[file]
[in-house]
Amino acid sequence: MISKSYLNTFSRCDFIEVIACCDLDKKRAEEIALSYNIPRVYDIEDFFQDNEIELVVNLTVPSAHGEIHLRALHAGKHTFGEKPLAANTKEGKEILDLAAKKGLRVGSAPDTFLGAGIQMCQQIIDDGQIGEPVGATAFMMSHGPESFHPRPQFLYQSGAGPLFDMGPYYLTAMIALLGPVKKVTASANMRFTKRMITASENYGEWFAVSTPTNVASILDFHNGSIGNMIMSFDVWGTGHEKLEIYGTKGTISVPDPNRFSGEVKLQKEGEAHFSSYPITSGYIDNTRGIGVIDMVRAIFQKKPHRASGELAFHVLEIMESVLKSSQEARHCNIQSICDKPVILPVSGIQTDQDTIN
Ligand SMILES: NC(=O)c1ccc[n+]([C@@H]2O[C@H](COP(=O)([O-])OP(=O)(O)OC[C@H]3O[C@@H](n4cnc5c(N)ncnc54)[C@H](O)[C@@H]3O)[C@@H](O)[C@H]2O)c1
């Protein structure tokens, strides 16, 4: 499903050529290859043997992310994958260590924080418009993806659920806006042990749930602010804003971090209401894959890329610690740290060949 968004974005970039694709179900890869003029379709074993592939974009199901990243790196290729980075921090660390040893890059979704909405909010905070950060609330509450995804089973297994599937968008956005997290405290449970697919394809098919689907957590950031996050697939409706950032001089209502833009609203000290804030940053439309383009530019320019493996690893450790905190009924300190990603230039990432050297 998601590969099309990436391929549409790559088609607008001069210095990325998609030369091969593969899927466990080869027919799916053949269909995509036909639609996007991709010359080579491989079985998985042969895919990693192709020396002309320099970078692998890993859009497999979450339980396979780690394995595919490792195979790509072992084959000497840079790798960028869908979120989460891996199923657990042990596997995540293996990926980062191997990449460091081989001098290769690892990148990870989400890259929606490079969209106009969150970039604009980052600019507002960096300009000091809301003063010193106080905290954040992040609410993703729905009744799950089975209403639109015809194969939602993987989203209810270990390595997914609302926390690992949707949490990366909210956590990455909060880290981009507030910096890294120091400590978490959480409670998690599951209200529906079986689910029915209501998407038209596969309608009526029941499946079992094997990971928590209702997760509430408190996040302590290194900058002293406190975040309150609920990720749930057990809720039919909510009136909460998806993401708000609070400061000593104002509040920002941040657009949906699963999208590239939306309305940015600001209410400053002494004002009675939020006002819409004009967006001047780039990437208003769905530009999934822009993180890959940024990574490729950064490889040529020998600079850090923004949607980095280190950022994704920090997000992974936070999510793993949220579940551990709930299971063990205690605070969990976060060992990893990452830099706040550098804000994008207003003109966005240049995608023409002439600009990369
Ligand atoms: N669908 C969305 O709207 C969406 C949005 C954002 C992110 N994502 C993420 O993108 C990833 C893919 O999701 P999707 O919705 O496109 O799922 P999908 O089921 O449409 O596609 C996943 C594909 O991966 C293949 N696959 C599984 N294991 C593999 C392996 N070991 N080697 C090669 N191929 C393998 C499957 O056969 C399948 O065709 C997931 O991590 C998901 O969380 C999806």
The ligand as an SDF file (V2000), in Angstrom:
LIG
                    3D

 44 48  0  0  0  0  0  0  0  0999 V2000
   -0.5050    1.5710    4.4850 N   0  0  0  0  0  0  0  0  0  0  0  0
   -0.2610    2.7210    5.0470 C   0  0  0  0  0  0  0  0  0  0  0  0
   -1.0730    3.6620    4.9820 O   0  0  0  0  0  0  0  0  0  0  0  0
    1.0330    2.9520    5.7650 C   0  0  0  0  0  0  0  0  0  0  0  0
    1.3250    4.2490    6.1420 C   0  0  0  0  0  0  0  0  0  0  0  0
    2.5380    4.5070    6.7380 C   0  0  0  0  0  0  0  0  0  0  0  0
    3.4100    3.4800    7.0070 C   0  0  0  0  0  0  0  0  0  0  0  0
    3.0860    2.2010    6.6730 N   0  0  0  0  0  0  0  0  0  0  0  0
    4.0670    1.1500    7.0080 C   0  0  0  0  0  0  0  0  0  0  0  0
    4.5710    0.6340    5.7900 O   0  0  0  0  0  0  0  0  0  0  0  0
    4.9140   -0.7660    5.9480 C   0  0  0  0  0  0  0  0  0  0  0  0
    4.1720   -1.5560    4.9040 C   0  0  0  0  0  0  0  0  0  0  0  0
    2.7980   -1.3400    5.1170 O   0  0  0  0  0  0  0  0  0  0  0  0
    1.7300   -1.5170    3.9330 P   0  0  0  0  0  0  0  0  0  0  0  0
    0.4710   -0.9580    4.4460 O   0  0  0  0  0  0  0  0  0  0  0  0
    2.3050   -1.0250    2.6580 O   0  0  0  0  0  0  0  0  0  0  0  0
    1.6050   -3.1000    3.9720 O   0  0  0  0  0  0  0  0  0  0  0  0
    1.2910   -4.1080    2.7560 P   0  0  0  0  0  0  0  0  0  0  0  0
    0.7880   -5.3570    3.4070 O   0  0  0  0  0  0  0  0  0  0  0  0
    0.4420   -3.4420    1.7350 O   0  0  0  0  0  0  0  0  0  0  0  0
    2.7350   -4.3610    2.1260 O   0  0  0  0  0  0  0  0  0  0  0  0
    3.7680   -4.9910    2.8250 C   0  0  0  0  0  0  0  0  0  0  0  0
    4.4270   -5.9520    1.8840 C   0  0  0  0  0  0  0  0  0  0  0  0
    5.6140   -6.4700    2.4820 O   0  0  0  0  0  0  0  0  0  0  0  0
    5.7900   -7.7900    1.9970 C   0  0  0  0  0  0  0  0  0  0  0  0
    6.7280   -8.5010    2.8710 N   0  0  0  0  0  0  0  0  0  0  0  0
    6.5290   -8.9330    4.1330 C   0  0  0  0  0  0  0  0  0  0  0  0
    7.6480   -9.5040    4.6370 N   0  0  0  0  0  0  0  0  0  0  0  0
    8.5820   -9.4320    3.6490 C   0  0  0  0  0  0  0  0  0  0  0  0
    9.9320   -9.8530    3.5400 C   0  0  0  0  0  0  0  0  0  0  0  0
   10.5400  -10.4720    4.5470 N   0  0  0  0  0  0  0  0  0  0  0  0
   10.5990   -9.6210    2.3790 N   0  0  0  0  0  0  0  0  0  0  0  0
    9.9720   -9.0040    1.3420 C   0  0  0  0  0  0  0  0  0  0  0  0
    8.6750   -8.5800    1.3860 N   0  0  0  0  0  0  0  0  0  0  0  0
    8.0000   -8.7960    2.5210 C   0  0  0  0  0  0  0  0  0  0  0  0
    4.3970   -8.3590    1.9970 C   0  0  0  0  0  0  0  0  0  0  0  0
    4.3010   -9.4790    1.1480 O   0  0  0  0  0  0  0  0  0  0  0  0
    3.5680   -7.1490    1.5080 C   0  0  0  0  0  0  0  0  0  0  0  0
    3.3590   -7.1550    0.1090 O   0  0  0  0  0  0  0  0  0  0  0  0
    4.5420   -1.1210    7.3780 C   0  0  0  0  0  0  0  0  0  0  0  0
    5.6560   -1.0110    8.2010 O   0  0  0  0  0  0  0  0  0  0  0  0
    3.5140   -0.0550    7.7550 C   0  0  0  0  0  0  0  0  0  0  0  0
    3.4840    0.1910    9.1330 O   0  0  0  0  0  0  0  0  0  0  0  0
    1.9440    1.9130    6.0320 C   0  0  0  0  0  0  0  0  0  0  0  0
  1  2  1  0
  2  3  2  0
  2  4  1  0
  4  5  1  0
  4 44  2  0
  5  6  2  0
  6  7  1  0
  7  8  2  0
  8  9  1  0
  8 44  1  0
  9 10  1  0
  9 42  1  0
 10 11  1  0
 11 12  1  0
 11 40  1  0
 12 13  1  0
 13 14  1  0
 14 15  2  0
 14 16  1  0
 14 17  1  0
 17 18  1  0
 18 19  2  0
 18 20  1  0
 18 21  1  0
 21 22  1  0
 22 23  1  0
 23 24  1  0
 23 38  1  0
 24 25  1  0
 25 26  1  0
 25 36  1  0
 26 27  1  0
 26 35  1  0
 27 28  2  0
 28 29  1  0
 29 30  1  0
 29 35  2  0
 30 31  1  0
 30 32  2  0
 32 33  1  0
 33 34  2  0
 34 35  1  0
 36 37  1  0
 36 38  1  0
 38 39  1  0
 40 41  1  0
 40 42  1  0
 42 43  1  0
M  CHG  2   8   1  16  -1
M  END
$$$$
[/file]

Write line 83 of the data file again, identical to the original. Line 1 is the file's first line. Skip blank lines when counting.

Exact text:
 25 26  1  0